From Marx to Weber and beyond

Understanding history is an important part of developing a sound sociological perspective. It wouldn’t be possible to fully appreciate the theories of major thinkers like Marx or Weber without a review of the historical circumstances that influenced their thoughts.

Right: Professor Engin Isin

York’s Canada Research Chair of Citizenship Studies, Professor of Social Science Engin Isin (right), has recently completed work on a comprehensive handbook that documents historical sociology. Isin worked with Professor Gerard Delanty of the University of Liverpool. Their collaboration, The Handbook of Historical Sociology (Sage, 2003), was published in November.

The project was a learning experience for Isin. “Though I was not formally trained in historical sociology, I have nonetheless always approached my areas of research and teaching – cities and citizenship – as a historical sociologist,” he says. “This means that I viewed it not as a discipline but as a way of undertaking historically-engaged sociological research and sociologically-engaged historical research. Perhaps taking major sociologists such as Fustel de Coulanges, Marx, Weber, Durkheim, Simmel and Otto Gierke seriously was itself a form of training, albeit an unconscious one.”

In a review of the handbook, Sociology Professor William Outhwaite of the School of European Studies at the University of Sussex wrote: “The overall conception of the volume is absolutely splendid, and the editors skilfully place the material in the context of disciplinary and post-disciplinary developments in sociology. This is a major contribution to the field, as well as a comprehensive and reliable guide to its main components.” 

Social theorists have long sought to understand the nature of societies by treating them as aspects of historical development. Principal theorists include Karl Marx, Max Weber, Robert Michels, Leon Trotsky, Edward Thompson and Michael Mann. Isin and Delanty have compiled contributions from key thinkers in social thought into one comprehensive volume divided into three major parts.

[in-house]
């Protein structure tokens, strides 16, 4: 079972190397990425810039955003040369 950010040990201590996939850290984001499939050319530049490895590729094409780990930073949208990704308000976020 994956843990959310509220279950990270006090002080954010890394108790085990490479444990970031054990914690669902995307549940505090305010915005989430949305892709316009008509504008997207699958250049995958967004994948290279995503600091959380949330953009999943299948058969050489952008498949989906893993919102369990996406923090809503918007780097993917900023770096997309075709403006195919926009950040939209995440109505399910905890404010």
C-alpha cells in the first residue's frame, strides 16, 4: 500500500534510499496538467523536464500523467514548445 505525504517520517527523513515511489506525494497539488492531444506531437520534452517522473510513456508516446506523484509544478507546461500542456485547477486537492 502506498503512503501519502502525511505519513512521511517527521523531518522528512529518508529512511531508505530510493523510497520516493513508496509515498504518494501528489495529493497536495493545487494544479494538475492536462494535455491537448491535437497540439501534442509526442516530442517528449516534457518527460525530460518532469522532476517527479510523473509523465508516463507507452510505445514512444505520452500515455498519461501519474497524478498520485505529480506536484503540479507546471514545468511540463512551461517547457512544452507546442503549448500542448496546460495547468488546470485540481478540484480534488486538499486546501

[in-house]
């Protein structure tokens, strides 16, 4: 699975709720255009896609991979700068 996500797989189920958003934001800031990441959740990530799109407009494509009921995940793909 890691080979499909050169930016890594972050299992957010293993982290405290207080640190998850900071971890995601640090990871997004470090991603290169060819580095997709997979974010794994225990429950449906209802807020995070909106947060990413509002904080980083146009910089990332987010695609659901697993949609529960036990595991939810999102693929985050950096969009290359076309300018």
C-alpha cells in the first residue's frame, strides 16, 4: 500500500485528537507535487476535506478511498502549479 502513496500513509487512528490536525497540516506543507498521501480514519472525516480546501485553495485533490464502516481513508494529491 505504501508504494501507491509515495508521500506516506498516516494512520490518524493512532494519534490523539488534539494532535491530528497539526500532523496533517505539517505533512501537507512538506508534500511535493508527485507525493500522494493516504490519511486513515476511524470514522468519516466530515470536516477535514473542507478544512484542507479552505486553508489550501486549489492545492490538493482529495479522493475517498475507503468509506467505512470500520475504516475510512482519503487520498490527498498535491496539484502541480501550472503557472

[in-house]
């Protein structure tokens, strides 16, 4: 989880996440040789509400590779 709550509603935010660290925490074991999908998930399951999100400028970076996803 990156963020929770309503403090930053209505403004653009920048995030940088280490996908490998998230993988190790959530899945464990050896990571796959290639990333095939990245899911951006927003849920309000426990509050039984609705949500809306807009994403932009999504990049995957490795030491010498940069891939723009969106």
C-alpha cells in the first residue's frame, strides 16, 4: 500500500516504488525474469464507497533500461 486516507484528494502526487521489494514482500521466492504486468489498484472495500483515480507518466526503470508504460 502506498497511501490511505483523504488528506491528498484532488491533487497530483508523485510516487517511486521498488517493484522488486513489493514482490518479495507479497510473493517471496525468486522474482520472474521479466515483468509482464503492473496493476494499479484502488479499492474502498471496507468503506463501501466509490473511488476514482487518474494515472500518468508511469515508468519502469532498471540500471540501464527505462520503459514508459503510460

Part One is devoted to the foundations of historical sociology and covers Marx, Weber, evolutionary and functionalist approaches, the Annales School, Elias, Nelson and Eisenstadt. Part Two moves on to consider major ideas, including modernization, late Marxist approaches, historical geography, cultural and intellectual history, and post-colonial and genealogical approaches. The third part is devoted to the major substantive themes in historical sociology, ranging from state formation, nationalism, social movements, classes, patriarchy, architecture, religion and moral regulation to problems of periodization and East-West divisions.

Right: Karl Marx

A general introduction to the volume outlines the current state of historical sociology after the cultural turn in the social sciences. It argues that historical sociology is deeply divided between introductory “sociological” approaches and more practical and interpretative historical approaches.

“Editing this volume became an act of discovery,” says Isin. “I hope that others will find it equally revealing and enchanting.”